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Daniel Schapaugh, Age 32, Manhattan, KS
What’s your favorite style of hunting or fishing?
Primitive bowhunting adventures, including trips with minimal modern gear, emphasizing an awareness of true human needs.
What do you do for a living?
I work for Kansas State University Recreational Services.
Why did you join BHA?
I joined because with a balanced approach BHA is addressing the problems that harm the foundations of the North American Model of fish and wildlife management. The principles of protecting and expanding large, wild, and intact public habitat are beneficial in perpetuity to our economic, ecological, hunting, fishing, social and spiritual interests. Over the last 10-15 years it has become harder to find sportsmen organizations dedicated to these issues, that quite frankly, are of ultimate importance.
By BHA Development Associate, Grant Alban.
Even as I begin to write this, I’m still not sure what I should have done. Everyone has different opinions about what’s right and what’s wrong. How can someone else who considers himself to be ethical feel differently about a situation than I do, when I too, consider myself ethical? I don’t have an answer for that question, but it seems that the most I can ask from my fellow sportsmen is that when they face an ethical dilemma, they do their best to see both sides.
A couple of years ago, after months and months of research, I found my spot. My research and map reading and Google-earthing had presented me with what I was declaring my elk hunting honey hole before I had even been there. My two elk hunting partners and I called this place the Wooded Glen Guarantee (named changed for privacy sake) because it looked so perfect.
Still having not been there, we settled on one particular park that we would hunt opening morning about 3 miles from the end of the road. It wasn’t going to be a particularly tough hike, so we didn’t set the alarm for too early. When the alarm did go off, we went through our routine and headed up the trail. Young and fit, we cruised up the mountainside, only stopping to shed layers. About a mile from the park – which was not a particularly big park, mind you – we came across an older gentleman walking up the trail. We stopped to talk to him for a minute-- because for all the people in the world, I feel I have the most in common with an elk hunter who is away from the road. With opening day’s shooting light only an hour away, we parted ways, but not before asking him where he was headed. Sure enough, he was headed to the exact same little park tucked away in the timber.
The following is an abstract BHA Member, Karl Malcolm, Ph.D. for a presentation that will be given at the 50th Anniversary of the Wilderness Act, National Conference in Albuquerque, New Mexico, October 15-19, 2014.
The modern wilderness movement as we know it germinated in the fertile glow of a hunter’s campfire a century ago. Humankind stalked the animals sharing their habitats when “wilderness” would have described all corners of our planet during the Pleistocene. More now than ever wilderness provides sanctuary for wildlife and humans alike, a cherished holdout offering reconnection to land, nature, family, food, and our past.
Personal connections to wild places inspire hunters to be among the most devoted advocates for wilderness yet there is a perceived division between hunters and other backcountry aficionados. The degree of future success in conserving, promoting, expanding, and stewarding wilderness will depend on how well various stakeholders find common ground and present a cohesive front on behalf of wild places. Securing acres in the public domain and ensuring public access to those lands, including wilderness, should be a paramount goal to all conservationists and all conservation organizations, regardless of any other differences that might exist.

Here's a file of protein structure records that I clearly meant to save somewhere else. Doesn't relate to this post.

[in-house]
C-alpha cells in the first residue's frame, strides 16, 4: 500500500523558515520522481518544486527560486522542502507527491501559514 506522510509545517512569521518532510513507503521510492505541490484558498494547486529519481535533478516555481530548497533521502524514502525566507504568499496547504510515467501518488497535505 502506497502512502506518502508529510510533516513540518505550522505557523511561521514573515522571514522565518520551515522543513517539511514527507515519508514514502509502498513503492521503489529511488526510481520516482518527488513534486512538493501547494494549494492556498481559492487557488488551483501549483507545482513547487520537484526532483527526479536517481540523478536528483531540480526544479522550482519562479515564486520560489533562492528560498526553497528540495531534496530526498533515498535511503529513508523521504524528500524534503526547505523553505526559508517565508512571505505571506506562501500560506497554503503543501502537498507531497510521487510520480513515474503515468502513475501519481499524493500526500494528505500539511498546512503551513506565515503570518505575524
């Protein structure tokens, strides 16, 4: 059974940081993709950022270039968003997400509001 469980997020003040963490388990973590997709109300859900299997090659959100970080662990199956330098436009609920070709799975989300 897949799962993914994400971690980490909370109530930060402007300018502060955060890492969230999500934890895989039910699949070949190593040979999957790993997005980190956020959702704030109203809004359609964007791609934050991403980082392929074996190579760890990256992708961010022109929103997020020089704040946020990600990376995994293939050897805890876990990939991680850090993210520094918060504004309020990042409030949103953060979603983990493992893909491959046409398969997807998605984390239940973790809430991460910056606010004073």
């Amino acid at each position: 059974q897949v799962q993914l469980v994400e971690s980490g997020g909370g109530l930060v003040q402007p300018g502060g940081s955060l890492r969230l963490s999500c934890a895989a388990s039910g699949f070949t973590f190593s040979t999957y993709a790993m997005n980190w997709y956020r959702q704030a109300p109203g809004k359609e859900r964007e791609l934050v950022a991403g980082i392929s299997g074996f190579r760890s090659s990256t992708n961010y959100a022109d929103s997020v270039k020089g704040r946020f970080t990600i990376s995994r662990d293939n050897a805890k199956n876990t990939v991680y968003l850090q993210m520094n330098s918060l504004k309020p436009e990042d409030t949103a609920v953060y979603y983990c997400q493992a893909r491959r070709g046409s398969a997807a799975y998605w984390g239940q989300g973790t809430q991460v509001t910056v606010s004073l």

By BHA Development Associate, Grant Alban
With an elk and an antelope in my freezer, the sun began to set on my hunting season. The last two days I did give in to a mildly frantic desperation that had me trying to fill my deer tag – but alas, nothing. Back in my garage that Sunday night, I emptied my hunting pack with some relief. Hunting was over for the year. The thing that I had looked forward to for so long had come and gone – but with it came sleeping in, fewer stops at the gas station and a sense that I gave it my all. For the next two or three weeks I would continue to eat like I was still hiking 8-10 miles a day off-trail (and then it’s the Holidays …and then) but I digress.
Emptying out my pack I noticed gear that I had used several weeks or months ago. Items fell on the concrete that I hadn’t taken the best care of, but I always know they’ll be there next year when I need them.
By Tim Brass
It was lunchtime and I had managed to escape from the computer, put on a pair of cross-country skis and take a few laps around the perimeter of my landlord’s property. It was an hour that any outdoor enthusiast dreams of: walking out the front door, grabbing a rod or gun or pair of skis and getting-after-it - without having to pile in the truck or compete with others for a shot at snagging a rising trout, shooting a cupping goose, skiing fresh, untouched snow.
As I circled the fenced pasture and approached the corner of the plot, an immature bald eagle rose from a craggy legacy cottonwood, swooping over the neighbors grove – the grove just on the other side of the fence, the grove that always harbors flocks of taunting Eurasian Doves. Watching from the corner of ‘my’ land I couldn’t help but feel a bit like the guy on the treadmill, in the sweaty gym. I was him, a guy stuck exercising in a cage (albeit an outdoor cage).